There are times when Prime Minister John Key is just too relaxed for words and today was one of those times.
"We're a little disappointed," he said when the breakdown of an Air Force Boeing in Australia forced the cancellation of the Mumbai leg of his trip to India.
"It is a little bit sub-optimal."
This sort of laconic understatement might work in ads about Southern men to sell Speights or utes.
But not today. Key should be seething. The break down was unforgivable.
It's embarrassing for New Zealand's reputation as a can-do country.
Can't even arrive.
It is not just one of those things that should be accepted an unavoidable.
Every breakdown can be avoidable just as every crash is avoidable.
The Air Force has failed at the absolute basics, to keep its planes in reasonable working order.
The two Boeings were bought in 2003, which is not old. [* see footnote]. They are nowhere near the end of their lifespan.
If they were transporting soldiers off to fight or to keep peace, that would not be so bad.
War and peace is not as time sensitive as a carefully organised prime ministerial visit.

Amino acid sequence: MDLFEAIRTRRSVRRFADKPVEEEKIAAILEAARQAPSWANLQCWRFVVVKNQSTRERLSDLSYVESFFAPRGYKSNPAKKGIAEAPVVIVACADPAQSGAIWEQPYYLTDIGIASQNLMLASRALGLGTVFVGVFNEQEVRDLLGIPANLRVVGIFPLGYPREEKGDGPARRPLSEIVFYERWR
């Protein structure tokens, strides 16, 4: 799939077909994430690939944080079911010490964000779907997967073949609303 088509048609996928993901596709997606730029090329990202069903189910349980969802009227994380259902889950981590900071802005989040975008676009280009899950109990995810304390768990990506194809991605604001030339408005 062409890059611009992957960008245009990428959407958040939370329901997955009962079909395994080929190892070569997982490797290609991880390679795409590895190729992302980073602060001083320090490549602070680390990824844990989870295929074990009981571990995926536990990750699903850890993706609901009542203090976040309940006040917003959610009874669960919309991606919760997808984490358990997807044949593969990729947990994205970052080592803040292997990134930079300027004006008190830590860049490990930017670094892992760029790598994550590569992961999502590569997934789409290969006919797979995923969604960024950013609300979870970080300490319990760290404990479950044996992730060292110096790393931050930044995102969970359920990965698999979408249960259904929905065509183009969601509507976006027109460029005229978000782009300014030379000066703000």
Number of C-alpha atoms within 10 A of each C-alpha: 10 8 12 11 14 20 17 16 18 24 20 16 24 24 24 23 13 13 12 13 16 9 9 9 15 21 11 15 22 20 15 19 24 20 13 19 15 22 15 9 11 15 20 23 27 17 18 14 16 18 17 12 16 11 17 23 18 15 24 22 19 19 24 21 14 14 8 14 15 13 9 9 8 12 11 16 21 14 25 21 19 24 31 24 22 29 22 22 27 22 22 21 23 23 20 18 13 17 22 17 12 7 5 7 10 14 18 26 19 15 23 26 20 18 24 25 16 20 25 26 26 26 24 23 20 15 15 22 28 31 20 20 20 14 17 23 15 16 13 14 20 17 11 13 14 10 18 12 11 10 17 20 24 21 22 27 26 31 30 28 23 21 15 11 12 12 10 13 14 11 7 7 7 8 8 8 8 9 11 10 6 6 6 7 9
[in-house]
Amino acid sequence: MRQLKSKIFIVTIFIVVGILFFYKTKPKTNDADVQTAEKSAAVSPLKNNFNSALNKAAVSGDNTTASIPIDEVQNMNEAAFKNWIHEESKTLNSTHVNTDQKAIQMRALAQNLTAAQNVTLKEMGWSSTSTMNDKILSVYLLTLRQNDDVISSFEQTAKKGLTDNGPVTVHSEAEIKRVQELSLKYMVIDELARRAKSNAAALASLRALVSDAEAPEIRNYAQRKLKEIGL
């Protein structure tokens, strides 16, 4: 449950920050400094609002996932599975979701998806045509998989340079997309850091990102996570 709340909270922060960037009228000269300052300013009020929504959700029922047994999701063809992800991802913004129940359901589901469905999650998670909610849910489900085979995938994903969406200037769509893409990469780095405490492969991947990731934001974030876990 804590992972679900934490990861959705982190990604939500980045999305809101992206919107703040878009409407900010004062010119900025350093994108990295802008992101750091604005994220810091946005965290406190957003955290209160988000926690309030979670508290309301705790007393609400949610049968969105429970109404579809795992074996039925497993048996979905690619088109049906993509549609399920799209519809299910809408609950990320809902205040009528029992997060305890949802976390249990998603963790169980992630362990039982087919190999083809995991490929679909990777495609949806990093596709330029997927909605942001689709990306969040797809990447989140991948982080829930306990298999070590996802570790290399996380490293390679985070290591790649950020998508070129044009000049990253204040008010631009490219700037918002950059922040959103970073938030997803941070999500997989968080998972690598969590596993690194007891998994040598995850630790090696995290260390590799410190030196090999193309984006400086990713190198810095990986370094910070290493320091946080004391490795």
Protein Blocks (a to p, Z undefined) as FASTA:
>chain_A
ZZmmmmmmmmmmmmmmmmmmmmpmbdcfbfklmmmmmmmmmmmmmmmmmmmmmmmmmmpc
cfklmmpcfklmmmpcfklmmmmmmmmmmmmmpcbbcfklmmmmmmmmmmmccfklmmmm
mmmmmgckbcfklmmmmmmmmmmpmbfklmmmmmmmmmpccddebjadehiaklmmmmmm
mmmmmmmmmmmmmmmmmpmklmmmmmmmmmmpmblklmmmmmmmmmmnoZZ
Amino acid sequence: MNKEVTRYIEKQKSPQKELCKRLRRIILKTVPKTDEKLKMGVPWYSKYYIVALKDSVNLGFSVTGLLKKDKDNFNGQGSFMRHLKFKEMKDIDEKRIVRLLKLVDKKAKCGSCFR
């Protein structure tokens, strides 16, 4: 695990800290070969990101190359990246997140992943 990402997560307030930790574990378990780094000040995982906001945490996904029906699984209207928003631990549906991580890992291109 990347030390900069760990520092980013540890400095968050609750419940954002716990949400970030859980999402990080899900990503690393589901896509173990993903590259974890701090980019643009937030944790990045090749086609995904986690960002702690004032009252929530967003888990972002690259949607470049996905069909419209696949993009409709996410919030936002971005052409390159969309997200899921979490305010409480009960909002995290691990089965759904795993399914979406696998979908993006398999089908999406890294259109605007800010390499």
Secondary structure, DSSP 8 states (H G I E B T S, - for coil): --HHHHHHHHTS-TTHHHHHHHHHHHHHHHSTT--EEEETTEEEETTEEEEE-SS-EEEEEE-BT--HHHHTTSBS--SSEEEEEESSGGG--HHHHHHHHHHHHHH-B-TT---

The amount of effort it takes for a small country to actually secure an appointment with the Government of India, and hold them to it, is large.
Once that is secured, an immense amount of thought, planning and effort goes into organizing around it, including that of the business delegation.
Business has been denied a chance to promote both their own and New Zealand's national interests in Mumbai.
They can go back another time and do that privately.
Undoing the reputational damage will be more difficult.
At least the political leg of the trip, to New Delhi is going ahead, assuming the Air Force can be trusted to do keep its second Boeing in working order.
* I am reliably informed that both Boeings were 10 years old when they were bought by the Government in 2003 from the Dutch airline Transavia. But I'm also told by an airline pilot that they can fly for decades if well maintained.
The RNZAF Hercules which are due for replacement soon are pushing 50 years.